Sunday, August 17, 2014

A Bucket For Every Boat

Homemade canvas bucket

"If it goes on the boat, it has to have more than one use." We have heard this saying more than once and took it to heart when trying to figure out what to take as a gift at the Carlyle Lake Rendezvous (CLR). A handy traditional item is a sluice bucket that is used to wash off the decks. We had heard people mention canvas buckets being used aboard sailboats for many other uses such as rigging bag, ditty bag and even as a beer bucket hung from the side of the boat. So we did a little research and figured they wouldn't be too hard to make. Perfect! Our friends at CLR would love one of these.

The fact is it turned out to be a fun project. We found a pattern in "The Big Book Of Boat Canvas" by Karen Lipe that we used for a rough idea of how to get started. Then it was off to JoAnn Fabrics with our 40% off coupon. We found the canvas that we wanted on sale along with the strapping for the bottom loop and reinforcer for the grommets. We already had the rope, grommets and thread at home. All we needed was Brenda's trusty Janome sewing machine and some free time.

We went into production mode. Mike traced and cut out all the fabric and strapping while Brenda figured out how to assemble and sew our projects together.

The first hurdle was to find something to use as a template for the circular bottom. Out came plates and bowls. We finally settled on the lid from our soup pot (now it has more than one use too so it can go on the boat). "Good thing I can sew, so I have more than one use aboard too," said Brenda.

Tracing the bucket bottoms

A little math was needed to figure out the length of the side piece. Remember the terms "radius", "circumference", "diameter" and "pi"? They all come together in a formula to determine how long to make the side piece. With the measurements in hand, Mike went about cutting those pieces as well. (D x pi + 1 inch for seam allowance.)

We went into production mode. Mike traced and cut out all the fabric and strapping while Brenda figured out how to assemble and sew our projects together.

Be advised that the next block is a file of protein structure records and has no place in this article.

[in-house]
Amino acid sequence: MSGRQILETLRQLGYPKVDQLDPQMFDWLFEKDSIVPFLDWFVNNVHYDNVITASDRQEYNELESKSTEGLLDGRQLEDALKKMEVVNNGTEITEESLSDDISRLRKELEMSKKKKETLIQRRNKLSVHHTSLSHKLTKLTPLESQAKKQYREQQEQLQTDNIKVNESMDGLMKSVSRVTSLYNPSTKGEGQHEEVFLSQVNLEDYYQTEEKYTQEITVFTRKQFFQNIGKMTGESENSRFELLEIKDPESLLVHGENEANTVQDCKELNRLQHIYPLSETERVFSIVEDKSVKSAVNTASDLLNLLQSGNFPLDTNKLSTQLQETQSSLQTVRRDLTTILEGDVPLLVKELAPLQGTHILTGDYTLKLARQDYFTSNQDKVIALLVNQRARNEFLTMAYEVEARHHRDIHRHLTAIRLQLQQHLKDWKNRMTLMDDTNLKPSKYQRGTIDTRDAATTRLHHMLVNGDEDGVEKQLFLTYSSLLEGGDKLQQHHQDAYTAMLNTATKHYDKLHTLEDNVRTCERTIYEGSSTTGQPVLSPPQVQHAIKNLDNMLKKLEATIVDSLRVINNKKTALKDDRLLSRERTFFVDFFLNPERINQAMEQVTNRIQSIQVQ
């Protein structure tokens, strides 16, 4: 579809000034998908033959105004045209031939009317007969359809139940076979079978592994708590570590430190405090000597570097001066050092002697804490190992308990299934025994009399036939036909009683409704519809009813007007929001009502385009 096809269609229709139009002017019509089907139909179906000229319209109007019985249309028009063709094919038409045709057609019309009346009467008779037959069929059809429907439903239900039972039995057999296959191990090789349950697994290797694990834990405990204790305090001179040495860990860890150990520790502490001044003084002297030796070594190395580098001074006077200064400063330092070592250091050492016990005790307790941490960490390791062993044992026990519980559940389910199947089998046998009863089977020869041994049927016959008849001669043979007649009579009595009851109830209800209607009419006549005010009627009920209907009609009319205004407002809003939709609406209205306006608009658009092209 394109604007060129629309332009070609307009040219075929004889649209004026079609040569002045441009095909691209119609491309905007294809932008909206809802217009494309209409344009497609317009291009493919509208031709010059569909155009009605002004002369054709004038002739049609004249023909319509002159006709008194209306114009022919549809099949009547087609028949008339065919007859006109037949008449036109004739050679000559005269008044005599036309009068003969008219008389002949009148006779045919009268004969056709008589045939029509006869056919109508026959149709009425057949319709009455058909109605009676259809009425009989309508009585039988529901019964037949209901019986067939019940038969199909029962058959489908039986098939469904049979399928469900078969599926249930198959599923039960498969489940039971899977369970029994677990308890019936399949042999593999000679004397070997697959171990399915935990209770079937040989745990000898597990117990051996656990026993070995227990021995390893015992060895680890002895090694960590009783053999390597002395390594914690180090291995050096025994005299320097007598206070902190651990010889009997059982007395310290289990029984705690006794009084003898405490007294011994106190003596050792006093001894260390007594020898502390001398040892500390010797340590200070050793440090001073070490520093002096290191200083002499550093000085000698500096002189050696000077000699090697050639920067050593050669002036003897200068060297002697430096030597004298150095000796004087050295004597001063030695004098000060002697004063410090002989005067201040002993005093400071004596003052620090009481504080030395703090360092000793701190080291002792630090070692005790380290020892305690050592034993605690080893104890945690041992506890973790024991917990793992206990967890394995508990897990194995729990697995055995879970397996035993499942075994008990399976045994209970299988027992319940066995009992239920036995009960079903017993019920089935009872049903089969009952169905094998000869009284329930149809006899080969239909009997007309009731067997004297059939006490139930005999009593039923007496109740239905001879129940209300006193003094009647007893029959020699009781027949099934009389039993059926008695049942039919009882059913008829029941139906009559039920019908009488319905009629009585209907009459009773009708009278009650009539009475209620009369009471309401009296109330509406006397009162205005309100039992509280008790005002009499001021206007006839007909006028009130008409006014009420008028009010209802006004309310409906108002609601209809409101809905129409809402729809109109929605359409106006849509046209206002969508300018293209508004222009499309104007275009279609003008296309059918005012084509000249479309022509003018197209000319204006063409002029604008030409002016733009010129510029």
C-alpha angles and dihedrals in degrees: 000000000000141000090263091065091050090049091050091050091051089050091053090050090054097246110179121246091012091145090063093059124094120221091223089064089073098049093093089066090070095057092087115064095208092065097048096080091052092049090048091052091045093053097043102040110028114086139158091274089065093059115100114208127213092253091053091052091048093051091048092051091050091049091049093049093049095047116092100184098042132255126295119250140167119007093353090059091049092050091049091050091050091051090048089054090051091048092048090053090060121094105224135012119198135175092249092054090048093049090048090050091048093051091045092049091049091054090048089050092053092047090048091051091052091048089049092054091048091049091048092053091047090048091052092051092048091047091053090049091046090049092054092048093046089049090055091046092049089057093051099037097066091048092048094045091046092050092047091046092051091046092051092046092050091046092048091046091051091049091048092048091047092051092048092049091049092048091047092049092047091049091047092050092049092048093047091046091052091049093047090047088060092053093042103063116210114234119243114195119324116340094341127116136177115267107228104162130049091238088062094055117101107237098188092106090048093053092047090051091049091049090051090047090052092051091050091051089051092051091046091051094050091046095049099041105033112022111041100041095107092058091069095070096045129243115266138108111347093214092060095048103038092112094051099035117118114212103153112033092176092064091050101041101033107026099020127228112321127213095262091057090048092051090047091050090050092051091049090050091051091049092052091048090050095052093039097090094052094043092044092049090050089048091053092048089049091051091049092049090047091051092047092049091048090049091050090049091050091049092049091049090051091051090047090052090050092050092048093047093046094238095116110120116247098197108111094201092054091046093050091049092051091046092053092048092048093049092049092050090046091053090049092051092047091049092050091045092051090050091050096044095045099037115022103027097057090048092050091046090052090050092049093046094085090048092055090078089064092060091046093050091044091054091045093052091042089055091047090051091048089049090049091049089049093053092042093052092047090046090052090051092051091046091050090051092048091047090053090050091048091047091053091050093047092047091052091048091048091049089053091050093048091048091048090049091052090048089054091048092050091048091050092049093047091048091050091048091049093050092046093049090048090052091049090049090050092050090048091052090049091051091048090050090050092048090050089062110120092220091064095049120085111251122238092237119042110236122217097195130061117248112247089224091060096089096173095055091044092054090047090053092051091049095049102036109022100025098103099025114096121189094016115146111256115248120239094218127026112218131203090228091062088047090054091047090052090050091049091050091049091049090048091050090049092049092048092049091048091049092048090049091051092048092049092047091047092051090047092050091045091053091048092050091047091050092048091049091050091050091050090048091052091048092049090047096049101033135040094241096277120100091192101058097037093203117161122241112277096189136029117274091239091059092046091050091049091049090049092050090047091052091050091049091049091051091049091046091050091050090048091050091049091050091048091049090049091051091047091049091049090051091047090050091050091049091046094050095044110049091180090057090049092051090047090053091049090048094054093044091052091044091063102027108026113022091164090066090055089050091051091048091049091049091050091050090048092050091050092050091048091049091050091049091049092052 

The remaining steps are as follows:

*Take the side piece, create a circle and sew a side seam. On my machine I could go back and zig-zag the edge to keep it from fraying.

*Take a 5-6 inch piece of strapping and center it over the side seam about 2 inches from the bottom. This will be the bottom catch or handle to use when dumping the water. Sew a box tack on each end.

*Sew the side to the bottom. The easiest way is to work with the bucket inside out. Mark the circle and the side into quarters and then match. This helps to eliminate puckering while stitching this seam. Again, finish the edge with a zig-zag stitch.

*Next you need to make a casing that encloses some rope that adds strength to the lip of the bucket. Turn the top edge of the bucket 1/4 inch toward the inside and then fold again about 2 inches and pin. This will form the casing for the rope. Stitch close to the turned edge to be sure and enclose the rough edge. Sew all the way around until you get about 2 inches from your starting point. This is where you will thread the rope through and finish off sewing by hand.

*The grommets will need a backing, so place a 6 inch piece of strapping (remember to singe the edges first) parallel with the casing. If your side seam is 6 o'clock, the strapping pieces should be placed at 3 and 6 o'clock. Sew around the entire piece about an 1/8" from the edge.

*The brass grommets get installed near the ends of the strapping and then rope hadles are tied in. Thread a rope through the top casing of the bucket and joint it's ends together with a hot knife or flame. Stuff it fully inside the casing and hand stitch the opening shut. Remember to spray the canvas inside and out with water repellant such as "Camp-Dry".

Here is a picture of all fourteen that we made. Thirteen were given away and one went directly aboard our sailboat.

This was a fun project for us. We knew the CLR attendees would love them and it was fun to see several in use right away. We have used ours to grab lake water to wash down the cockpit and to clean off the bird poop that keeps appearing on our gunwales. It takes up almost no room and has multiple uses. In just about one hour you can make one for your boat too.


No comments:

Post a Comment